How best to communicate from the team to leadership? For small projects, a simple weekly email will usually suffice. Break the email into 3 sections: 1) current project status, 2) successes and challenges, and 3) needs from leadership. When/if there are needs listed, a follow-up phone call or short meeting is necessary to confirm support.
What we have found helpful on large, complex projects, is a leadership steering committee. The steering committee has the authority to spend money and approve policy that the project team usually does not. Every 2 weeks, the project team updates the steering committee using a standardized template that includes a summary of successes, problems and requests (email us for a sample). The report is printed, but presented by a team member in order to answer questions and gather feedback to bring back to the team. The steering committee is made up of members of leadership and forms the bridge into the C-suite that the project team must have for the project’s success.
Communication out to the organization
Last, let’s address communication on the project to the organization as a whole Ideally this communication comes from the project team, via leadership. Regular, formal communications that come from leadership to all staff, particularly staff members impacted by the project, do three things.
- Strengthen credibility of leadership because staff can see they are ensuring successful execution on a large, important project.
- Create “heroes” within the implementation team and raise morale of team members, particularly important when the team is doing the work of the project on top of their normal responsibilities and without additional compensation.
- Reduce uncertainty. Any project, especially one that is large scale impacts and involves change somewhere within the organization. And the threat of change – even positive change – mushrooms into uncertainty. Consistent communication can reduce or even eliminate this uncertainty.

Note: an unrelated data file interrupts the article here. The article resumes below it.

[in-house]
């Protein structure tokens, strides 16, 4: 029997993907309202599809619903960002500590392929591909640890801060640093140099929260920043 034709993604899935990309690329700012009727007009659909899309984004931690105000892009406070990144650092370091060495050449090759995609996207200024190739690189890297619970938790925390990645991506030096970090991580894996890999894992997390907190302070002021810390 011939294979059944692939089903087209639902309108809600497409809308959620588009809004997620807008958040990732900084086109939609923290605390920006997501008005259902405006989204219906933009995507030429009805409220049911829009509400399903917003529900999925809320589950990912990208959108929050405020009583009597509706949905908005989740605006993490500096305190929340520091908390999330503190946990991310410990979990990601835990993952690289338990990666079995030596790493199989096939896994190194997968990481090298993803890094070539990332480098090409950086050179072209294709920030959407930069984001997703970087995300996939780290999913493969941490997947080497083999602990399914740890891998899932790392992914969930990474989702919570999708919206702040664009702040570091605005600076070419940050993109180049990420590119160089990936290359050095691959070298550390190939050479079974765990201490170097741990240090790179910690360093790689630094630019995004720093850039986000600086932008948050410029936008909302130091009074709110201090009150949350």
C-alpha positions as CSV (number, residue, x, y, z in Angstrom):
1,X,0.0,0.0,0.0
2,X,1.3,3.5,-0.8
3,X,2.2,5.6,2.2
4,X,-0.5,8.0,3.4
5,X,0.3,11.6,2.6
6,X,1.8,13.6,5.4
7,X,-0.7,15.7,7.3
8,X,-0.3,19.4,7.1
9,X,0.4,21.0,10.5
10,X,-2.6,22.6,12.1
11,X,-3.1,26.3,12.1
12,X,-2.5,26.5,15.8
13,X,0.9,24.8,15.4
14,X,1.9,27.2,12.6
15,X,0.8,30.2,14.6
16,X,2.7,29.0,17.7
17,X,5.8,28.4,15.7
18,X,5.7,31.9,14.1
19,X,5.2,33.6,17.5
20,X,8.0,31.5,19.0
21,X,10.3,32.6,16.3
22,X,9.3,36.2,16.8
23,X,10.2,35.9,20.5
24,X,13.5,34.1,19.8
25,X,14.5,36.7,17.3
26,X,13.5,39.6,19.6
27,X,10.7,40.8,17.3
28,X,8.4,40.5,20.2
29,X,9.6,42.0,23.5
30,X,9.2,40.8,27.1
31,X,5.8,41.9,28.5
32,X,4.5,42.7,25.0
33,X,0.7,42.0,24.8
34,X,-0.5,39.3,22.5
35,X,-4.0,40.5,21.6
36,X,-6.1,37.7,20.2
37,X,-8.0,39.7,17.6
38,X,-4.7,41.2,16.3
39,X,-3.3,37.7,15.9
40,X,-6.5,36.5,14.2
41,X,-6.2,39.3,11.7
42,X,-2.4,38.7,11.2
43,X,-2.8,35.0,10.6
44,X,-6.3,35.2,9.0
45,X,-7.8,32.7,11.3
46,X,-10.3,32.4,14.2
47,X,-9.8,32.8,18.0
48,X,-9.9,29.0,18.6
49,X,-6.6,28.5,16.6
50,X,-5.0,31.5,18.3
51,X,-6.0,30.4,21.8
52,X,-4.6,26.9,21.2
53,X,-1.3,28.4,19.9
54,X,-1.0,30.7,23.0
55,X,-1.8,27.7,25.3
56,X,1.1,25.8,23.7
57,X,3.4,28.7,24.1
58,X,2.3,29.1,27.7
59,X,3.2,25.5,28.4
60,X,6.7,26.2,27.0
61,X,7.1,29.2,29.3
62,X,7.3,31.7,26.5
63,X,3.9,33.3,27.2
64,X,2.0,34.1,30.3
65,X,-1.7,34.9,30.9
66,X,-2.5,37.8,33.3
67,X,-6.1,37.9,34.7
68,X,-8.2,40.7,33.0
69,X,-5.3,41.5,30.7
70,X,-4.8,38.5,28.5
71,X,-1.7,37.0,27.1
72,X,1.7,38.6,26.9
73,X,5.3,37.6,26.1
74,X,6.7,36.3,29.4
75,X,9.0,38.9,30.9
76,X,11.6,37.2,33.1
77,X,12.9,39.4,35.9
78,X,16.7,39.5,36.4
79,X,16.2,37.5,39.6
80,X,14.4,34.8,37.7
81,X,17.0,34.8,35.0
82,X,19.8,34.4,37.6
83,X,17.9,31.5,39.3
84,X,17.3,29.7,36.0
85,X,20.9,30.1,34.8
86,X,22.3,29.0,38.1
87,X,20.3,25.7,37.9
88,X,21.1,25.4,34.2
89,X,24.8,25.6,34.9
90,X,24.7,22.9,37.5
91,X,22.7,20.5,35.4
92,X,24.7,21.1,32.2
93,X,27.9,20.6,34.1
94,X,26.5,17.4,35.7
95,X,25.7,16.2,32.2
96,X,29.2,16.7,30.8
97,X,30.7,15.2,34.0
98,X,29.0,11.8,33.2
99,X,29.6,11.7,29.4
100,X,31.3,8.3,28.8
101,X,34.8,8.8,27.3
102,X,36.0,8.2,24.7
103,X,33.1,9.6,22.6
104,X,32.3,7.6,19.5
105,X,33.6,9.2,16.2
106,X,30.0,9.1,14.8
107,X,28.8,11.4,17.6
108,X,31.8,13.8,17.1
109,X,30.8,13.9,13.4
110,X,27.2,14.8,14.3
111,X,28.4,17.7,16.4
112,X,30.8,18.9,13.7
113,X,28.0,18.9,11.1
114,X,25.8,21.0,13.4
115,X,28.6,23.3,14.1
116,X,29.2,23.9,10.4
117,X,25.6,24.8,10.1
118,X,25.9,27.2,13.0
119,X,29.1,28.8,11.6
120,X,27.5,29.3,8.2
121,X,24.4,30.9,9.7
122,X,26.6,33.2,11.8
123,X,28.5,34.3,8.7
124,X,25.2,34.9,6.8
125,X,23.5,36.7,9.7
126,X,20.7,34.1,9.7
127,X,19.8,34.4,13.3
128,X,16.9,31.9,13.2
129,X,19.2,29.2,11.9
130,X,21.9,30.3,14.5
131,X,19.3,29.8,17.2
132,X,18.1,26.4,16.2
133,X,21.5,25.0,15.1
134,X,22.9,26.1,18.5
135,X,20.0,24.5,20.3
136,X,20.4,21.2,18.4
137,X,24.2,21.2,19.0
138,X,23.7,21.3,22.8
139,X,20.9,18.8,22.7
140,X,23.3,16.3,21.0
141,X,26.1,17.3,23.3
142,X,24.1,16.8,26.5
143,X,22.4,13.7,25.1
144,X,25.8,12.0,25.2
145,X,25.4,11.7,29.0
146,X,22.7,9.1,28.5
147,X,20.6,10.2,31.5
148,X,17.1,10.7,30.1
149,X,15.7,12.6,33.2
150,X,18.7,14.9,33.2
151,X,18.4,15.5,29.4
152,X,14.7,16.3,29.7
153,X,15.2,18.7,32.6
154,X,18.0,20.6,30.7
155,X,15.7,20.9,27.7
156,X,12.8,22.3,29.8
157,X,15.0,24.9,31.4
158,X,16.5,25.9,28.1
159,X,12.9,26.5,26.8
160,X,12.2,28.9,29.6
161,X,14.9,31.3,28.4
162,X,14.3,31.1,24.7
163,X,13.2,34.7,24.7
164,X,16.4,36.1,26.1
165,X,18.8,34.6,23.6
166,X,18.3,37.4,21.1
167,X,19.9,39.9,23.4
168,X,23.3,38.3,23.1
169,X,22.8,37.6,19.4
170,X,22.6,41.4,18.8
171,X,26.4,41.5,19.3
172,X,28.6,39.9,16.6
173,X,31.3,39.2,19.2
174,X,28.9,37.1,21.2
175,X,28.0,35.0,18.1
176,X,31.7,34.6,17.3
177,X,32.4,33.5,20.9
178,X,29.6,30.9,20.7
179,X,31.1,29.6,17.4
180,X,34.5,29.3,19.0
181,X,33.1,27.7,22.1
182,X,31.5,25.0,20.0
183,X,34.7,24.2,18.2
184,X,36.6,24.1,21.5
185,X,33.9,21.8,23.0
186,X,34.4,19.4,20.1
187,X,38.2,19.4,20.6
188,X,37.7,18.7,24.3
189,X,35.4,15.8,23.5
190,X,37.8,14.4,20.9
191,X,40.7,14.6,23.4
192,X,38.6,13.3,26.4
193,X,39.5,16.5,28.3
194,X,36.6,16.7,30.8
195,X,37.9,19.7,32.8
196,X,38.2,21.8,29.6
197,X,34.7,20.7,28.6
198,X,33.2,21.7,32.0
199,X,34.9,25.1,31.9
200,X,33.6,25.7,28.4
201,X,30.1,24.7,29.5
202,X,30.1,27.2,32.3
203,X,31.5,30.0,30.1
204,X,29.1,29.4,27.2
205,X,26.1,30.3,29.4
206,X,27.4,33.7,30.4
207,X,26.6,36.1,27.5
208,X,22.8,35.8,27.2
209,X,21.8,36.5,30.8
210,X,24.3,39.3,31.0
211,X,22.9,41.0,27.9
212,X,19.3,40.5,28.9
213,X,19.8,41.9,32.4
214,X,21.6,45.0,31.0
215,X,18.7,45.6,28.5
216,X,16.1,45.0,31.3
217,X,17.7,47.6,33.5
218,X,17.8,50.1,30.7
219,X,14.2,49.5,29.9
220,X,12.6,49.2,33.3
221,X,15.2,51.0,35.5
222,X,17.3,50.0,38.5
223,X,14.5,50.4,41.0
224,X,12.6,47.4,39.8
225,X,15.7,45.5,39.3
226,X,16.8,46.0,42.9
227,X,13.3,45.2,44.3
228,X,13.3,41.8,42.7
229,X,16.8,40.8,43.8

How to communicate with all staff? A standardized tool is the easiest for leadership both to remember and to maintain. Whether in the form of a weekly printed update, an online repository or a company email, leadership should communicate with employees consistently so that staff knows where to go for information..
Project communication is both essential and, really, fairly simple. It is a matter of outlining who to communicate with, the method to use and the frequency, then setting up the systems and tools to communicate effectively at the project start. Regardless of which group is doing/receiving the communication and which method is chosen, the biggest key to maintaining good project plan communication is consistency.
Interested in more information on sound project planning and implementation? Check out How to Fix Three Common Problems with Project Communication or Project Management Tools and Methodology.